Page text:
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P&C industry welcomes Senate Tria approval

The US Senate last week (17 July) passed legislation to extend the Terrorism Risk Insurance Act (Tria) by seven years, in a move that has been widely welcomed by the P&C insurance industry.

The US House of Representatives is now expected to vote on similar legislation next week.

The Senate bill, the Terrorism Risk Insurance Program Reauthorisation Act of 2014, or S.2244, was passed by a vote of 93 to four, demonstrating the overwhelming bipartisan support for the renewal of Tria.

The current Tria programme is due to expire at the end of 2014 and the (re)insurance industry has been lobbying hard to ensure the $100bn taxpayer-funded government backstop for terrorism losses is reauthorised.

The Senate legislation would also alter the structure of the current programme by increasing the amount insurers must contribute to claims above $27.5bn from 15 to 20 percent by 2019.

The bill also included new legislation establishing the National Association of Registered Agents and Brokers.

American Insurance Association (AIA) president and CEO Leigh Ann Pusey said the passage represents a "significant step forward" toward the programme's renewal.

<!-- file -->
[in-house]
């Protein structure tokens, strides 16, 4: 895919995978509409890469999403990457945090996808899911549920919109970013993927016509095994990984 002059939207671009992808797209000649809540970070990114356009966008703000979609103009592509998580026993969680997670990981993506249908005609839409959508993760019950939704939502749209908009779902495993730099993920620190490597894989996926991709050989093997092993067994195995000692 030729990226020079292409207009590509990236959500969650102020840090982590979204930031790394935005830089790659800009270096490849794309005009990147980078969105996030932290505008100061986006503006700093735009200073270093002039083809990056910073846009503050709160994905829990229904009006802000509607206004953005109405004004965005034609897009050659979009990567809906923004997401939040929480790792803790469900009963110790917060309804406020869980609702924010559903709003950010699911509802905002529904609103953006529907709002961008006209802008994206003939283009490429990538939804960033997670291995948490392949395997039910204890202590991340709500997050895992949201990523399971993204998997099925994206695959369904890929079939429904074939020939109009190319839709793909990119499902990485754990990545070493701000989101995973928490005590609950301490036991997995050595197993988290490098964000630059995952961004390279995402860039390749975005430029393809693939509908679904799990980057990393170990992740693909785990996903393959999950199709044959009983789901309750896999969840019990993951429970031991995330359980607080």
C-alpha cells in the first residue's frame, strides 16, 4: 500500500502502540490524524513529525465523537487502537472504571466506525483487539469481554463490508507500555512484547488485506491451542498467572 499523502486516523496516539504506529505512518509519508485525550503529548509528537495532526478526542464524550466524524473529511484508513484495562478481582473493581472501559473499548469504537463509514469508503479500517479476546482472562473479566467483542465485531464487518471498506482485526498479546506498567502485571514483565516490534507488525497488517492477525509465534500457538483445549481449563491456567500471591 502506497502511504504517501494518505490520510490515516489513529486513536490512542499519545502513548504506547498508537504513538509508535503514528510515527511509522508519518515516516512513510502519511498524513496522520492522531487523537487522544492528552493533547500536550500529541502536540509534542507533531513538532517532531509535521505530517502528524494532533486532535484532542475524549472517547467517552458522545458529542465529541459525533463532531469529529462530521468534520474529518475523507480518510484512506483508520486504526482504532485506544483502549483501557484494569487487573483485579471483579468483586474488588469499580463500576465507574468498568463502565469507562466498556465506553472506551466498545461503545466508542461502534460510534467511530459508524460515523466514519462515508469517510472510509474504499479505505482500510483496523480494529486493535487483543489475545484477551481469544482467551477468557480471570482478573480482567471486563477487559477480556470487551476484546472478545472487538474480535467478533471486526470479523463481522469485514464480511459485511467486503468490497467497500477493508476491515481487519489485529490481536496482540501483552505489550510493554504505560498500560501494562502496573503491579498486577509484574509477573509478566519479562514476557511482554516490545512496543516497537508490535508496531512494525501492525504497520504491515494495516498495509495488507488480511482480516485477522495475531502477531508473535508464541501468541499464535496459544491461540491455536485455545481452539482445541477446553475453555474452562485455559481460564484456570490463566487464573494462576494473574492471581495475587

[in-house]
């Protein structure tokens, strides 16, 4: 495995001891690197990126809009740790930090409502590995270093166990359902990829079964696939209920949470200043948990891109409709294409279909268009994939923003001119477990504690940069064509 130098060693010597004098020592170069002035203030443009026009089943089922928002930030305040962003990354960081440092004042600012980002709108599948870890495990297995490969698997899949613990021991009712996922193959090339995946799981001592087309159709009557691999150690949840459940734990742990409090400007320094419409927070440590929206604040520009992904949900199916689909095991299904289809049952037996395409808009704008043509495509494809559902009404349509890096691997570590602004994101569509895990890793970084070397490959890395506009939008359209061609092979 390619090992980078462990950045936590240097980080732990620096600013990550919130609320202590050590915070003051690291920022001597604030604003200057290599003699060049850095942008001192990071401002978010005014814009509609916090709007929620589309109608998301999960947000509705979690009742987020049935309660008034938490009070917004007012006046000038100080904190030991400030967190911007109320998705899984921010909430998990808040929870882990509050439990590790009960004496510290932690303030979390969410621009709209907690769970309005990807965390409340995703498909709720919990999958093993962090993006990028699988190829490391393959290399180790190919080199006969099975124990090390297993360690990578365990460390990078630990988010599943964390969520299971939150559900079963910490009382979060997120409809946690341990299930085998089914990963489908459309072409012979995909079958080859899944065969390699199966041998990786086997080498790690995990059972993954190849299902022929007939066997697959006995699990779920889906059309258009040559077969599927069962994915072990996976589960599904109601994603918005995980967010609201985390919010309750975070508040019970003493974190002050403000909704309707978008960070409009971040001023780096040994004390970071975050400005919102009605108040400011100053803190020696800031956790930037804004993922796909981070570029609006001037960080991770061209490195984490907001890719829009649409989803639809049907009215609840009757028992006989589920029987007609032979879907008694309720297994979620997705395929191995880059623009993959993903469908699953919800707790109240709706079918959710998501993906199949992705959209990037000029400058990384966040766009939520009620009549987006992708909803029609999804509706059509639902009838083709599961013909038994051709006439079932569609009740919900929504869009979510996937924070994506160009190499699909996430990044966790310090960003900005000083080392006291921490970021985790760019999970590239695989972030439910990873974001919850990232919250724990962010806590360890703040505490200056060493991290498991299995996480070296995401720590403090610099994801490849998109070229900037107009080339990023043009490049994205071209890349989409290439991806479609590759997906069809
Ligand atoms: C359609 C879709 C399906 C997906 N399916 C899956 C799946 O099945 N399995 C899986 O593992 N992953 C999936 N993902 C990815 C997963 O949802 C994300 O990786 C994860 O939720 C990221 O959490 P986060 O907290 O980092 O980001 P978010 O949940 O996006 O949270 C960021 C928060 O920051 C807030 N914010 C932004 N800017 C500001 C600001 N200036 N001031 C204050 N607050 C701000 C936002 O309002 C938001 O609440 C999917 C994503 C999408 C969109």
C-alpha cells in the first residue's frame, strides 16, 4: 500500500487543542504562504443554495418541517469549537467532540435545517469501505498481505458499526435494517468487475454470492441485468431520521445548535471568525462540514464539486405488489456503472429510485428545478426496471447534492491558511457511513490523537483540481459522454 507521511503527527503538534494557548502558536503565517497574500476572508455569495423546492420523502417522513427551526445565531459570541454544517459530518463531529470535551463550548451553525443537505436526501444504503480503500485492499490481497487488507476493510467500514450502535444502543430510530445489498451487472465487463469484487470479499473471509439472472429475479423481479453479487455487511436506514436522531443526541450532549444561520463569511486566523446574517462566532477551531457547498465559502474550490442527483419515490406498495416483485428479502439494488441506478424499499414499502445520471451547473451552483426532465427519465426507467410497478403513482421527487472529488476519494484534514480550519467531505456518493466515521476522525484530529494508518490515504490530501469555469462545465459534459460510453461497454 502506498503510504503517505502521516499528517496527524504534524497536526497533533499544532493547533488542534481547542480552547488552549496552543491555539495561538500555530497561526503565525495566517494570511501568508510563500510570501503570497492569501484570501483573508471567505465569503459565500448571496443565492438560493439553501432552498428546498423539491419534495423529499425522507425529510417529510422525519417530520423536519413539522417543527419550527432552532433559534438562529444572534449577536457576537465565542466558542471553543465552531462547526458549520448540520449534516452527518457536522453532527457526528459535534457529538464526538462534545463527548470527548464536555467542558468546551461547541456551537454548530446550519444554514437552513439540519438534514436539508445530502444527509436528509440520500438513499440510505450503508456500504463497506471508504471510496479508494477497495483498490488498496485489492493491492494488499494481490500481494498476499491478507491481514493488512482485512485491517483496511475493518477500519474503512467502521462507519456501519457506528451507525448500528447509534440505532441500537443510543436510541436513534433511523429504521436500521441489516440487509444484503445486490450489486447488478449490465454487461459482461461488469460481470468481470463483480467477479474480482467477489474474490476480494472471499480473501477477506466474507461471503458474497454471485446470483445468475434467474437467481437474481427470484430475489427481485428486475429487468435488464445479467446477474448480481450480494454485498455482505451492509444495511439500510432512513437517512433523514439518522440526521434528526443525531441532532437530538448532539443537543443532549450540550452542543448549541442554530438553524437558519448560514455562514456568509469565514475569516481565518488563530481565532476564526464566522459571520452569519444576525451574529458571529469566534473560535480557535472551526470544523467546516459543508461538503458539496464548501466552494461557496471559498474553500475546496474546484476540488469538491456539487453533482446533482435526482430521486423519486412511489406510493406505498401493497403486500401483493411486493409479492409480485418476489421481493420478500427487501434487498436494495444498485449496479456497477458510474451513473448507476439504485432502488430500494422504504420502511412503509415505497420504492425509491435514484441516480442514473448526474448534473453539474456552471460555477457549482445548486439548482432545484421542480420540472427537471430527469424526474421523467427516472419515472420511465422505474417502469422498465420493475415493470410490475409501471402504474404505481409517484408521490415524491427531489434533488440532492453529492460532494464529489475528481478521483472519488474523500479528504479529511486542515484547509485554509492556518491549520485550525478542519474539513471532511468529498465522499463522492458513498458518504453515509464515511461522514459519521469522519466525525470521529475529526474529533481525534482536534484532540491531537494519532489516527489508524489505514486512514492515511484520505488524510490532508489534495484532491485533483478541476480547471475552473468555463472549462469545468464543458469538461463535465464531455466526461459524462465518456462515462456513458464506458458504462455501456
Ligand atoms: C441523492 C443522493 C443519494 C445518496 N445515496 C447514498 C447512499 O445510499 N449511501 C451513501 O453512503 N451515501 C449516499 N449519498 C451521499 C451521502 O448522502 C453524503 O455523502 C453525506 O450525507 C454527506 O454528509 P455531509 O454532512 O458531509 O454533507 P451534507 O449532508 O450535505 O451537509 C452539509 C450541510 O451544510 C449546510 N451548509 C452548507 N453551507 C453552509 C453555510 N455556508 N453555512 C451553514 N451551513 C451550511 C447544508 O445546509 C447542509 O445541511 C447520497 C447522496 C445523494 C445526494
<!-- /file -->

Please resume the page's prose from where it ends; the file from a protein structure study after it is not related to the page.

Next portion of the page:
"We commend the Senate Banking Committee for producing a bill that could garner such broad, strong bipartisan support, and urge the House to pass Tria reauthorisation legislation before the August recess," she said.

Pusey added that the AIA will continue to work with Congress to pass Tria reauthorisation legislation that "protects policyholders and taxpayers while ensuring the continued widespread availability of property casualty insurance for terrorism risks".

"We remain confident that Tria will be reauthorised in 2014 with strong bipartisan support," she continued.

Meanwhile, Aon applauded the US Senate for passing the legislation.

"We believe Tria has been an unqualified success in stabilising the insurance markets by allowing insurers to provide much-needed terrorism coverage to consumers at prices they are able to afford," the firm said in a statement.

Risk manager trade body Rims said it was encouraged by the passage of the Senate legislation, and called for the two legislative chambers to work together to ensure the programme is renewed.

"With the House and the Senate both in agreement that the need for a reauthorised Tria bill is a necessity, it's time for the two groups to come together and devise a final version," said Rims president Carolyn Snow.

As it stands, the House bill, titled the Tria Reform Act of 2014, would extend the period Tria is renewed for from three years to five years, as well as phasing in separate rules for nuclear, biological, chemical or radiological (NBCR) events.

For a single non-NBCR event, the bill would alter the programme trigger from the current $100mn to $500mn for aggregate losses by 2019. The structure of Tria would not be altered for NBCR events.

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